Online Comedy 'The Skinny' Attempts to Make Bulimia Funny

By McCarton Ackerman 02/17/15

Director Jessie Kahnweiler delves into dark territory with some surprisingly funny results.

Jessie Kahnweiler
Kahnweiler in The Skinny. Photo via

Some of the biggest network shows have tackled taboo subjects like drug use and abortions, but a groundbreaking new comedy is looking to go one step further by having eating disorders serve as the center piece.

Jessie Kahnweiler, a 30 year old filmmaker from Los Angeles, has created a groundbreaking new series called The Skinny. She plays the role of a "feisty, free-spirited Jewish girl named Jessie" who struggles with bulimia. The show has an especially personal meaning for Kahnweiler, because she previously battled the eating disorder in real life.

"I didn't feel like I had a problem because I wasn't thin enough. Nobody did," she said in a Kickstarter video to raise funds for the project. "It's such a secret, personal thing; it was a mental someone who's had bulimia, nobody ever talks about it. And that's exactly why The Skinny needs to exist."

Perhaps unsurprisingly, Kahnweiler said that network executives were "repelled" when she pitched a show where eating disorders took center stage. Despite being turned down by everyone she spoke with, she has decided to push forward and is looking to raise $10,000 to cover the cost of post-production on the pilot, which will be released online this spring. She even cast a number of well-known actors for the series, including veteran TV actor Illeana Douglas.

Kahnweiler said she sought help for her eating disorder two years ago, shortly after telling a friend she had overcome her battle with bulimia and purging once she got home. Although in recovery, she admits to still struggling with food, but believes her own food issues make releasing The Skinny all the more essential.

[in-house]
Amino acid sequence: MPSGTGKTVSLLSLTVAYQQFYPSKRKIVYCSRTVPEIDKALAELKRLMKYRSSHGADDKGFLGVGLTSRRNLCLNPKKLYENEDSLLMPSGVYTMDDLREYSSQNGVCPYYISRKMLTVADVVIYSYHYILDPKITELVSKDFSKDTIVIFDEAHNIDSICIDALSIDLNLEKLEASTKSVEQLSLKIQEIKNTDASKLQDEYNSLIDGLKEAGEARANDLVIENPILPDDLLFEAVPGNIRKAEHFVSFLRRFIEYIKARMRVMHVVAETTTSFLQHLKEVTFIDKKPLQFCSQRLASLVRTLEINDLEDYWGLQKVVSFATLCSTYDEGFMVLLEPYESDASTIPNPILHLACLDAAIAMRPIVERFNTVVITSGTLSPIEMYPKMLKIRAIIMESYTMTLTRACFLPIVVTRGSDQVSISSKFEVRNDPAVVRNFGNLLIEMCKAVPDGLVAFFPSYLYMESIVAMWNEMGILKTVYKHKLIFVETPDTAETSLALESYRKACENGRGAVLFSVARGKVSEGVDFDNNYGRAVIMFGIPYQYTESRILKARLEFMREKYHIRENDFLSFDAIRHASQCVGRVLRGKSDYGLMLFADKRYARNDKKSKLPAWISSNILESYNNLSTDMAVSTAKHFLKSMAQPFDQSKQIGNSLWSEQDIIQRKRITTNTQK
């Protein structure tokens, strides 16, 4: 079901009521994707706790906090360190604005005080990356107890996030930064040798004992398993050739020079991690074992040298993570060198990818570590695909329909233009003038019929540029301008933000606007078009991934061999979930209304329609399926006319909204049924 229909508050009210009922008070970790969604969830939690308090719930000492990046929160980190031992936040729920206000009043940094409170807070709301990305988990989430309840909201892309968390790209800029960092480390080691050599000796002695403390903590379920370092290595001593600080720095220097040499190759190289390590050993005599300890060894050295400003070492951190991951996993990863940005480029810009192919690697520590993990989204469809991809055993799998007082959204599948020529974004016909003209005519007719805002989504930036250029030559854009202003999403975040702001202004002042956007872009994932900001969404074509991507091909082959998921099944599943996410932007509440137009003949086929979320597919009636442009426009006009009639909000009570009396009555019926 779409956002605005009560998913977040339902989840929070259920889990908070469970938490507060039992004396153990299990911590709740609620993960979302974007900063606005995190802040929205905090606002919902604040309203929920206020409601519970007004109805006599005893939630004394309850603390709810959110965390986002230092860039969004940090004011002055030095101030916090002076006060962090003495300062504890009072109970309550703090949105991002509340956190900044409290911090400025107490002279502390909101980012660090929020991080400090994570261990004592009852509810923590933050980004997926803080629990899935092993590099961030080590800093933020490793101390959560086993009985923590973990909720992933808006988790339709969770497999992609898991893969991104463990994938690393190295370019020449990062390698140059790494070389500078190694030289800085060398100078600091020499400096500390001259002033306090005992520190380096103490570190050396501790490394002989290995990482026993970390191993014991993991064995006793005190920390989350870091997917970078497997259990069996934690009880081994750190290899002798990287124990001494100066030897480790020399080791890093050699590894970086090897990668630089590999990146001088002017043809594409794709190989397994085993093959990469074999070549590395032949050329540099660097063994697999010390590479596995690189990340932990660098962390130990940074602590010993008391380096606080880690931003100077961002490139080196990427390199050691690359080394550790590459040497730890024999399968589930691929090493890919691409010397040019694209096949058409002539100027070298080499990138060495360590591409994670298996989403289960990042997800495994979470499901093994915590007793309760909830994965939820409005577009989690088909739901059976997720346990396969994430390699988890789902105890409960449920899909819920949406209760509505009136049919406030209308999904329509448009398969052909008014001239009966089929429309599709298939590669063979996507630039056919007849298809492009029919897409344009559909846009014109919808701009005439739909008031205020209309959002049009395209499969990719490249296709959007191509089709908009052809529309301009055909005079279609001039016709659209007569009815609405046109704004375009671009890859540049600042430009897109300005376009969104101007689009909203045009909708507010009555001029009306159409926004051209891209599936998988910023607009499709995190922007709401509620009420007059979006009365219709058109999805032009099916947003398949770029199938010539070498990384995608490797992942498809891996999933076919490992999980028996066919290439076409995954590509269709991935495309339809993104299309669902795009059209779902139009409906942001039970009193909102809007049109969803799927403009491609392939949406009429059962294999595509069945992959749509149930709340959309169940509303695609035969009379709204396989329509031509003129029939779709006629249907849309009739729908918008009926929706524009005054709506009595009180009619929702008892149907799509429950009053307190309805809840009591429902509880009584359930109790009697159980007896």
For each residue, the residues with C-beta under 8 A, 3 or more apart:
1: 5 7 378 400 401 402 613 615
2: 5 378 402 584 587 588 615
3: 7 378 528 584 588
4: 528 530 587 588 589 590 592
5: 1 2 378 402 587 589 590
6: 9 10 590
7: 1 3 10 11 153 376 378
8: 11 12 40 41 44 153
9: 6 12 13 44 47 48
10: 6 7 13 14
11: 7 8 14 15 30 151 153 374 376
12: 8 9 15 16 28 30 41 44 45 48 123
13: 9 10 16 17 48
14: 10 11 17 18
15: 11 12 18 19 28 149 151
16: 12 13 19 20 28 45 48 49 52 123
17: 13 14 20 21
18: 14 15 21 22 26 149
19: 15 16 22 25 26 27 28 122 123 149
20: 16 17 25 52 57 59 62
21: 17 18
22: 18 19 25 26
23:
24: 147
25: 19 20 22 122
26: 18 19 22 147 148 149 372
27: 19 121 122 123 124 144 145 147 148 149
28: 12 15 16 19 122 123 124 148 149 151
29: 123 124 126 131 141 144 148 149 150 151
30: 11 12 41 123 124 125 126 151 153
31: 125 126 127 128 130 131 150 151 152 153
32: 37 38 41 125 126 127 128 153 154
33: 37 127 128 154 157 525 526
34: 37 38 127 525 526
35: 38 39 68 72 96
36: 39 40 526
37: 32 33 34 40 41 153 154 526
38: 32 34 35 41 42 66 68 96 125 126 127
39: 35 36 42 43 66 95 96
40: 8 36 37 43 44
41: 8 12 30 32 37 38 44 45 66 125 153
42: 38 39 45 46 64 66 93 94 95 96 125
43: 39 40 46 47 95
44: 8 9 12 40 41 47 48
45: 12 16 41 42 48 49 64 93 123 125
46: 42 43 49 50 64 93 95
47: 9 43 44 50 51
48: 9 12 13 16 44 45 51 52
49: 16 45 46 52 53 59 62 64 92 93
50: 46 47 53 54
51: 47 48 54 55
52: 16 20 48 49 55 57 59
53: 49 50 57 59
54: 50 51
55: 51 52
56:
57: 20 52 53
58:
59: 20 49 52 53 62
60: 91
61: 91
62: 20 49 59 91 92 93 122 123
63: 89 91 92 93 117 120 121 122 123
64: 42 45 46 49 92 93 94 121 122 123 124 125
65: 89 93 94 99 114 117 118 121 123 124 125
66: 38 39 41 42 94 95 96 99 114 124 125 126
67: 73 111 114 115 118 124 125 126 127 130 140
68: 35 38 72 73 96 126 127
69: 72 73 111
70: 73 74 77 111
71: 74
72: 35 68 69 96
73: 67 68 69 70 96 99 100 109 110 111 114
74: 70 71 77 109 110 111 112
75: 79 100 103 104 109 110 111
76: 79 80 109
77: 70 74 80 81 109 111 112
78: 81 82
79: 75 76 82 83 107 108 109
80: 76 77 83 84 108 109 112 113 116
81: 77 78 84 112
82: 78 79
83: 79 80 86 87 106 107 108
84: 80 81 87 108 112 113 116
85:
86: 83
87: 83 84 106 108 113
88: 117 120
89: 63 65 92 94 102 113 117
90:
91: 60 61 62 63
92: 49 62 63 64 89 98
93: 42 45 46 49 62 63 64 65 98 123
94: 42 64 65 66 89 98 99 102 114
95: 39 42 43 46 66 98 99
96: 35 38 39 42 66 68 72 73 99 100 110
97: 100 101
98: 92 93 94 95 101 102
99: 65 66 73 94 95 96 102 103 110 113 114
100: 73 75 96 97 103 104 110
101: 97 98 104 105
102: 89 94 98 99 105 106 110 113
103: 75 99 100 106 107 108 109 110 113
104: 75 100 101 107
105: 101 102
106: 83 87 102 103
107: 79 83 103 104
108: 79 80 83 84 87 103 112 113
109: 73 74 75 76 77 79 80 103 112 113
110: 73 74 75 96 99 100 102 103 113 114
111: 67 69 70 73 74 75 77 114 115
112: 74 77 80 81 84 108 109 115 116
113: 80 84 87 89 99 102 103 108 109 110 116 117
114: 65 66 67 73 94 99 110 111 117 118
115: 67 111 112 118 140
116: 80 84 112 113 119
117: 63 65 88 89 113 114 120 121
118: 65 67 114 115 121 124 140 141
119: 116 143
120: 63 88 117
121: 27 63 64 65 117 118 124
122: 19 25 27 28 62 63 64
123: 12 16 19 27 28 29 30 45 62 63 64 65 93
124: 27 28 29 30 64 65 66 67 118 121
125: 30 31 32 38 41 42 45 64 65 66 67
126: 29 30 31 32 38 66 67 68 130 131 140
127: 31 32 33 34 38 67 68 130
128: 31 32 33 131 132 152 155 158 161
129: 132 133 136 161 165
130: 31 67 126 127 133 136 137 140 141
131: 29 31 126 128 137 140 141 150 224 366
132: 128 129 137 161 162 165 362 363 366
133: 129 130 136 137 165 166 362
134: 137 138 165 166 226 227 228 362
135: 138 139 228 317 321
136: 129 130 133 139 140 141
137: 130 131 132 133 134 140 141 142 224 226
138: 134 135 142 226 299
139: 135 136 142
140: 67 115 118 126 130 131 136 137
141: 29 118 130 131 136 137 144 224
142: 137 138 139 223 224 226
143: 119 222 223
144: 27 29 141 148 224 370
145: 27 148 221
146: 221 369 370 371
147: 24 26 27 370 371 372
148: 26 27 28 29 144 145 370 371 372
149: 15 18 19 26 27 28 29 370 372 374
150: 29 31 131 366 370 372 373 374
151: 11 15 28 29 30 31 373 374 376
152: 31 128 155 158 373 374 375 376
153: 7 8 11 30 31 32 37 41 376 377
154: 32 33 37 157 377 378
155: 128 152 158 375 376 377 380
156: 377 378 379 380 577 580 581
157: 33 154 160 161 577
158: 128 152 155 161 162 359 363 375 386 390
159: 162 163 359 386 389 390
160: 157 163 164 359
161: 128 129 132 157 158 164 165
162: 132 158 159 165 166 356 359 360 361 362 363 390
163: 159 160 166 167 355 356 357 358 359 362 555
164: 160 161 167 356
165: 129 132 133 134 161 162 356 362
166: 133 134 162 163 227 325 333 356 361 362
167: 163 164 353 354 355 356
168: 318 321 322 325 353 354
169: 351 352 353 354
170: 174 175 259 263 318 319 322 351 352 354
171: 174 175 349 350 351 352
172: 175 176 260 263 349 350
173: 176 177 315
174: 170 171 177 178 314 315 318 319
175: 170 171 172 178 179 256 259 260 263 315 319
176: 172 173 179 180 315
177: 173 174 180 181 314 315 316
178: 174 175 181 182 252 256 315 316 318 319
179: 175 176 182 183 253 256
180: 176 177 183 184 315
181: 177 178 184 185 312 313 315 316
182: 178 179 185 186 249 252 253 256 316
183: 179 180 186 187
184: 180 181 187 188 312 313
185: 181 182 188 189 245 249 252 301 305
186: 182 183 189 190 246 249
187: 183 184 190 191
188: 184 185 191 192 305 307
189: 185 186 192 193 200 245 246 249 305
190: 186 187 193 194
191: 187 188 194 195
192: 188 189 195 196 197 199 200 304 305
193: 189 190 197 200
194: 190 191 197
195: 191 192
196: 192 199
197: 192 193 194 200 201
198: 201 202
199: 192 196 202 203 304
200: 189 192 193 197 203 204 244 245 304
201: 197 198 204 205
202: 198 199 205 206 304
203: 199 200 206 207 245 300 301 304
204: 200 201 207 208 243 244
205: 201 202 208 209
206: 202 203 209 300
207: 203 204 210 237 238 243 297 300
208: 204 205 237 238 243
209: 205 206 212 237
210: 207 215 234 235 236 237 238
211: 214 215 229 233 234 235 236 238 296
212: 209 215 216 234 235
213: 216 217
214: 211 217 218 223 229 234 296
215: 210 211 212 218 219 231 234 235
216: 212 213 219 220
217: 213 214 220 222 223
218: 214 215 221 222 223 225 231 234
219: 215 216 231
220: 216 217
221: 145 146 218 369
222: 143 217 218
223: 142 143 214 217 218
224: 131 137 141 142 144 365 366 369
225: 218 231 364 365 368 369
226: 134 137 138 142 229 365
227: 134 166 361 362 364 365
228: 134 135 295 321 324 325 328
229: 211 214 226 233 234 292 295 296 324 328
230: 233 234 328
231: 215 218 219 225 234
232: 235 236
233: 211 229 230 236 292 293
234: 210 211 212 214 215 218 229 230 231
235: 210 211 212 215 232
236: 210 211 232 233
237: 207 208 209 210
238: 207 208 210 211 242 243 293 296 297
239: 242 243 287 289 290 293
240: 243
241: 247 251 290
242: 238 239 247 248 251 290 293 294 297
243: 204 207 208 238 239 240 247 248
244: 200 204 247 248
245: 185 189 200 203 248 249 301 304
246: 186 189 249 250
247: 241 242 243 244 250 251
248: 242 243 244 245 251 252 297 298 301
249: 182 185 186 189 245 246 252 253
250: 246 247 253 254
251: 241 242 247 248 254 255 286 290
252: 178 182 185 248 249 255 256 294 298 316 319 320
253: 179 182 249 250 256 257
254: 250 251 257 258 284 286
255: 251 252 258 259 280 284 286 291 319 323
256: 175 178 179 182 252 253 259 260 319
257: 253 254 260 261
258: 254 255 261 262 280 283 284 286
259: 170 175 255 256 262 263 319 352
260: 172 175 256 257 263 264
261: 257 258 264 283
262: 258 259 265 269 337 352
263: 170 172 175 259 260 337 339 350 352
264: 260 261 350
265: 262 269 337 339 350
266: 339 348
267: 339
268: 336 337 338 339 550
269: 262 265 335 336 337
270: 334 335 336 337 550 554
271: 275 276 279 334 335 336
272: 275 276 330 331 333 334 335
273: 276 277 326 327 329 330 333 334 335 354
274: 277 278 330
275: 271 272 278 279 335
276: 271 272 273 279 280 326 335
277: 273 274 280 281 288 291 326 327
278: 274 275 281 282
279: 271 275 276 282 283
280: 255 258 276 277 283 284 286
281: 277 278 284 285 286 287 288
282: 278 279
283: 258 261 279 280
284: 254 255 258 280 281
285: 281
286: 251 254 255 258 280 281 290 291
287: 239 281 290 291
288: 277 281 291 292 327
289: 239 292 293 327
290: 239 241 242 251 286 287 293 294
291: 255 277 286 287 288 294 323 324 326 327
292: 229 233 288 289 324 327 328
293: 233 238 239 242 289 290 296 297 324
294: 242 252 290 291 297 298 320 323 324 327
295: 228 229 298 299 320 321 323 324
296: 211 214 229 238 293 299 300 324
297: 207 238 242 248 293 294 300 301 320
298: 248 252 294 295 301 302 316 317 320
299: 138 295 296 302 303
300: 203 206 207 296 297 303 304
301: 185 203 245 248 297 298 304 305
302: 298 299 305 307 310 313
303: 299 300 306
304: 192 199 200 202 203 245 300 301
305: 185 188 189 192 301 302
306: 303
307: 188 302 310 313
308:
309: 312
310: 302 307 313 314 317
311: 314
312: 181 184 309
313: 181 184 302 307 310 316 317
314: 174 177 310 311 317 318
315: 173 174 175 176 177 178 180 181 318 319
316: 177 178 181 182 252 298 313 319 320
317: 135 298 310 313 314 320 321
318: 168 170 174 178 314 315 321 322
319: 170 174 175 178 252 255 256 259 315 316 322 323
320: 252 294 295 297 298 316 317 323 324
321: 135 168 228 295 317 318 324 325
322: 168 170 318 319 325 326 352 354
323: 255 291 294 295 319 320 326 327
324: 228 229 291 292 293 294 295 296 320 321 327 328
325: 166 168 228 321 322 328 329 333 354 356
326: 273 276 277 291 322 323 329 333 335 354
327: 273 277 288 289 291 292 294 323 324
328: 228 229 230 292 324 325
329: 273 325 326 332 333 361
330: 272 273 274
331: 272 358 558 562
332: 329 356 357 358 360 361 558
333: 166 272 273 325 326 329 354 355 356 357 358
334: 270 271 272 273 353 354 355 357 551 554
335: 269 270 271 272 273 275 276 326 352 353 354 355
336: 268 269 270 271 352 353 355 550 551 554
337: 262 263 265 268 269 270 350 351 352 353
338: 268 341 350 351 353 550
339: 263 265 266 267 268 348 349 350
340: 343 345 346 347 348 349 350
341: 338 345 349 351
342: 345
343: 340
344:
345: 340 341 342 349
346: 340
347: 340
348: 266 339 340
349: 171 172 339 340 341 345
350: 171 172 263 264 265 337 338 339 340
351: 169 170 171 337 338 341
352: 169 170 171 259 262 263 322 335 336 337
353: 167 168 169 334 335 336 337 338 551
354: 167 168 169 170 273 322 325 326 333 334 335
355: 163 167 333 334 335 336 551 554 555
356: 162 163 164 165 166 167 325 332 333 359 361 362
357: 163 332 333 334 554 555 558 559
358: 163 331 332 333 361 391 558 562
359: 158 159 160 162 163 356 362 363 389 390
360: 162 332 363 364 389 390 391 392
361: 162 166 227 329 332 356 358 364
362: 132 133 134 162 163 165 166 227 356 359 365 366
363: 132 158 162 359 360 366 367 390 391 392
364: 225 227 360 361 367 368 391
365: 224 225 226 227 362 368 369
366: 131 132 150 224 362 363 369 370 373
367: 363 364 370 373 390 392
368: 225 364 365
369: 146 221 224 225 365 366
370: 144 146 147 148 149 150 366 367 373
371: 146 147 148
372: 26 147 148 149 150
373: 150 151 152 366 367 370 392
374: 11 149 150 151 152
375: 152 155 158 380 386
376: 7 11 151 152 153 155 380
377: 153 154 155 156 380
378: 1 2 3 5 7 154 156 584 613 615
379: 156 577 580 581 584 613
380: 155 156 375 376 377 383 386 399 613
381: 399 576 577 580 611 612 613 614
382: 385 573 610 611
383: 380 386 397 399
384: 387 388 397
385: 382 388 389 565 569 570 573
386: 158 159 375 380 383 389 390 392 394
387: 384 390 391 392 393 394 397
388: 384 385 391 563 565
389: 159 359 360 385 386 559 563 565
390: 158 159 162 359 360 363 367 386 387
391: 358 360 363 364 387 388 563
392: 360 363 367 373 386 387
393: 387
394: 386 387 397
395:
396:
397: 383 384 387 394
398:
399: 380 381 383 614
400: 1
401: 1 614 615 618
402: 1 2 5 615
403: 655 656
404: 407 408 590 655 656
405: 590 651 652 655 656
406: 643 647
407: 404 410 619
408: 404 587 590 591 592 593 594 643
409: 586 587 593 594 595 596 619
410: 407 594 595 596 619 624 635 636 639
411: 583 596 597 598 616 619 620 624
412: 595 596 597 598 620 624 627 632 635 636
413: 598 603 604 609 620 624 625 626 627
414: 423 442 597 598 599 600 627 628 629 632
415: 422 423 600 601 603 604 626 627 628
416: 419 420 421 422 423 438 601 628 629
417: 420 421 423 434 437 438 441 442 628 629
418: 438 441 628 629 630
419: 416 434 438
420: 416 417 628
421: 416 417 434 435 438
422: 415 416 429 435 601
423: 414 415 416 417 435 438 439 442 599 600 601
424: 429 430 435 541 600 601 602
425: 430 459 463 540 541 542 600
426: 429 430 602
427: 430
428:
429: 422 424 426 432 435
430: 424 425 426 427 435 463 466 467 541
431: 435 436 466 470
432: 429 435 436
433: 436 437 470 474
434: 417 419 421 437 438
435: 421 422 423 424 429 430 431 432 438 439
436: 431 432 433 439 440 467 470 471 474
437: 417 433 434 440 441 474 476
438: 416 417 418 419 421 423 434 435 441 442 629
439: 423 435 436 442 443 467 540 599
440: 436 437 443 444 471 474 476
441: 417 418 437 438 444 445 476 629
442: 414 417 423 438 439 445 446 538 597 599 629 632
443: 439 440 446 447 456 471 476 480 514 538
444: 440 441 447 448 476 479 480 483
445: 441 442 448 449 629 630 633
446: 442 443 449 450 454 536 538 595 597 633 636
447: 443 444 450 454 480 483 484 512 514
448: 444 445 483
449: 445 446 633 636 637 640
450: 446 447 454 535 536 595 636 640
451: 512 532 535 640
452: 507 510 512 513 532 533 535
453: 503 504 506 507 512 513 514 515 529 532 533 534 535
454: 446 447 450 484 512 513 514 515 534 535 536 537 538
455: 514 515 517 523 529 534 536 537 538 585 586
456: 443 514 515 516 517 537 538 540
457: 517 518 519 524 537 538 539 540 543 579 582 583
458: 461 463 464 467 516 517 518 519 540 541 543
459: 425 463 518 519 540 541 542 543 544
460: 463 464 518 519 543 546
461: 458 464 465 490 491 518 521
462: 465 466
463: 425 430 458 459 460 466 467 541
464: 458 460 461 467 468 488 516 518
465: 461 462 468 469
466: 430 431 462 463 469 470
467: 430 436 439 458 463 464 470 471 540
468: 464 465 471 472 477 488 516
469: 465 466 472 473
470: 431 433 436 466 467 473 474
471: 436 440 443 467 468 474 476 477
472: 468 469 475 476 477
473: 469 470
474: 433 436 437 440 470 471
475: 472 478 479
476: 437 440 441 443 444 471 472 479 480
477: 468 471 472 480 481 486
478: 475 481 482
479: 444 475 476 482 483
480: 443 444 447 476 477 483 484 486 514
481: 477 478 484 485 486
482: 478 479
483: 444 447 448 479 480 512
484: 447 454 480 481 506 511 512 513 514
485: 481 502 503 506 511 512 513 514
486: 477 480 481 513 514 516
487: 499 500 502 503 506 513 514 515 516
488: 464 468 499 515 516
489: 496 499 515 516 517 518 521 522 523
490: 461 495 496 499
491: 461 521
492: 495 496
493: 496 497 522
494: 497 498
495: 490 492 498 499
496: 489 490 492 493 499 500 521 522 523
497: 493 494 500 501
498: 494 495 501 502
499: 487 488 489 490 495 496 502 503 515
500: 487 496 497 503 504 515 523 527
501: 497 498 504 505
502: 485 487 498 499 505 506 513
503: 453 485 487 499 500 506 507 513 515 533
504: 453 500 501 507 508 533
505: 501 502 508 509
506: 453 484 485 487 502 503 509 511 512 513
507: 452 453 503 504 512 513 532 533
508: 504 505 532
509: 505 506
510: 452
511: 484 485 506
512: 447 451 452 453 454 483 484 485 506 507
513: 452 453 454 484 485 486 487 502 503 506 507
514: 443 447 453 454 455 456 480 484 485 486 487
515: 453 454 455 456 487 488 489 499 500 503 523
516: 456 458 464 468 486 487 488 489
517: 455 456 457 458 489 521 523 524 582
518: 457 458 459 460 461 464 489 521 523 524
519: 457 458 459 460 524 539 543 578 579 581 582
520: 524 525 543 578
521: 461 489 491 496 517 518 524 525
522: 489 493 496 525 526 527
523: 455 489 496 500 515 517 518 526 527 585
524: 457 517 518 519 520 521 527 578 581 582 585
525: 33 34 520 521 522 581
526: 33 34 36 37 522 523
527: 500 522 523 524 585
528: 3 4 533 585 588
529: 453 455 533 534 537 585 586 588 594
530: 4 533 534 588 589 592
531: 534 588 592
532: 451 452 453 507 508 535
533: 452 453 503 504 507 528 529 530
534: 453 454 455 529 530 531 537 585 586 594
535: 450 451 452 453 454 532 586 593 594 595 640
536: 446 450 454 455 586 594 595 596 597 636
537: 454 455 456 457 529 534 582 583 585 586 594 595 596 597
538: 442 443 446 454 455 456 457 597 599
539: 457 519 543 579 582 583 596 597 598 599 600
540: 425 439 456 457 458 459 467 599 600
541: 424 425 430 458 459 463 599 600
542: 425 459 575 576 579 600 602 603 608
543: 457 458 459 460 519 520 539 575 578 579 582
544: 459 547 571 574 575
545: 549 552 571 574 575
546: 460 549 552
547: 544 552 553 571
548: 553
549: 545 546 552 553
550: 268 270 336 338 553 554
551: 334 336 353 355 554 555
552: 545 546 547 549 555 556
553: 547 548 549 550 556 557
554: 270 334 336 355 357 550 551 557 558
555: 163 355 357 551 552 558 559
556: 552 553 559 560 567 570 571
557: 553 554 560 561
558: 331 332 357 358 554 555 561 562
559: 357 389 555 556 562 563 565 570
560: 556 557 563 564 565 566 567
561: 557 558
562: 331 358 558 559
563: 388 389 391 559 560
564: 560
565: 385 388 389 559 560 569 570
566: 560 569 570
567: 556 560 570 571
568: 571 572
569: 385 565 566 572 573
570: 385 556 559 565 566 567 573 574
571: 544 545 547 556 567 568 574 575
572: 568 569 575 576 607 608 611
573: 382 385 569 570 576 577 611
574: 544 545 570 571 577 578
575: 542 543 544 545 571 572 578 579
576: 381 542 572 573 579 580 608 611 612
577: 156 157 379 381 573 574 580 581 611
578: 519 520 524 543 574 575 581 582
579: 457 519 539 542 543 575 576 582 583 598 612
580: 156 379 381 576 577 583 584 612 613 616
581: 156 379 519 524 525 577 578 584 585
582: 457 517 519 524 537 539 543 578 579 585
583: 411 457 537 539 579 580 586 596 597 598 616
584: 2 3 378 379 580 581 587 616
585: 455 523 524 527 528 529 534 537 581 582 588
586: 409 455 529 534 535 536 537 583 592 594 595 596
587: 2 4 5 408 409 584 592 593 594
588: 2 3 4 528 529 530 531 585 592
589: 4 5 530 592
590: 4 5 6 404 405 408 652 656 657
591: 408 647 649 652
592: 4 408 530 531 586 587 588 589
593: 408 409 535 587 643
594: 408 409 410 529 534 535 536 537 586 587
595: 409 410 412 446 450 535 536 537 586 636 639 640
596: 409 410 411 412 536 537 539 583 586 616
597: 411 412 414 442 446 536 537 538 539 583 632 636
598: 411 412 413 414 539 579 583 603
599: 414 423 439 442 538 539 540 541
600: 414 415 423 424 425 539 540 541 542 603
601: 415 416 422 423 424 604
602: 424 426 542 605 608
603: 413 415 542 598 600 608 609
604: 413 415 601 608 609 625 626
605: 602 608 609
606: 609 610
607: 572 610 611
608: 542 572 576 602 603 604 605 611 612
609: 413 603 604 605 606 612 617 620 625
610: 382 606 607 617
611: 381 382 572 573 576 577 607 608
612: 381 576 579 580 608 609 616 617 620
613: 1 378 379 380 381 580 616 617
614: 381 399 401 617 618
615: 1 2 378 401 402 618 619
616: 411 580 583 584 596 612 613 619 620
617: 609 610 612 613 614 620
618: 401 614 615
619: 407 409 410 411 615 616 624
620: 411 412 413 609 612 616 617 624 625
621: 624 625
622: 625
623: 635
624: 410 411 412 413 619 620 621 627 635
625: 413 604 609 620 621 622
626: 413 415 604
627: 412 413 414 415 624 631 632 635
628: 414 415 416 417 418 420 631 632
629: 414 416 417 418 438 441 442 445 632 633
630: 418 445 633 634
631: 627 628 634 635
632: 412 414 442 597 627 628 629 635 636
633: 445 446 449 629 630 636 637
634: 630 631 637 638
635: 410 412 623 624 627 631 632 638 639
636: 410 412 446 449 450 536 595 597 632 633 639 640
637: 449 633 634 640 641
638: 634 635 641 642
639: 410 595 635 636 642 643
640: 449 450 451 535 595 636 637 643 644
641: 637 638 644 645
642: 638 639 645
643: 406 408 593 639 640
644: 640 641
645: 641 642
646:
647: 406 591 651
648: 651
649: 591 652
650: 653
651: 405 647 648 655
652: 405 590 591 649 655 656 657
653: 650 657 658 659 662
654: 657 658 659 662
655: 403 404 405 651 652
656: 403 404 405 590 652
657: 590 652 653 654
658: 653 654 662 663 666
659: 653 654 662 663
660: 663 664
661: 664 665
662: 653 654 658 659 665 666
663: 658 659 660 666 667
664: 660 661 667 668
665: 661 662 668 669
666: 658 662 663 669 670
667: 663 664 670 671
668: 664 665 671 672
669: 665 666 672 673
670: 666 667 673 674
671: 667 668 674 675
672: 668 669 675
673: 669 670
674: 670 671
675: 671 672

"I'm not going to wait until I'm Gwyneth fucking Paltrow to talk about it. I look at people like Lena Dunham and Jill Soloway, and they're artists in that they're putting it out there, and they're not waiting until they have it all figured out to make films," says Kahnweiler. "Being bulimic, I would've loved to see a show of the reality of it on television. I would have loved to see it handled in a way with humor and reality and vulnerability. I would’ve loved to see the show when I was suffering alone."

You can donate on her Kickstarter page here.

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McCarton Ackerman is a freelance writer and editor living in Portland, Oregon. He has been a contributor for The Fix since October 2011, writing on a wide range of topics ranging from medical marijuana in Colorado to the world's sexiest drug smugglers. Follow him on Linkedin and Twitter.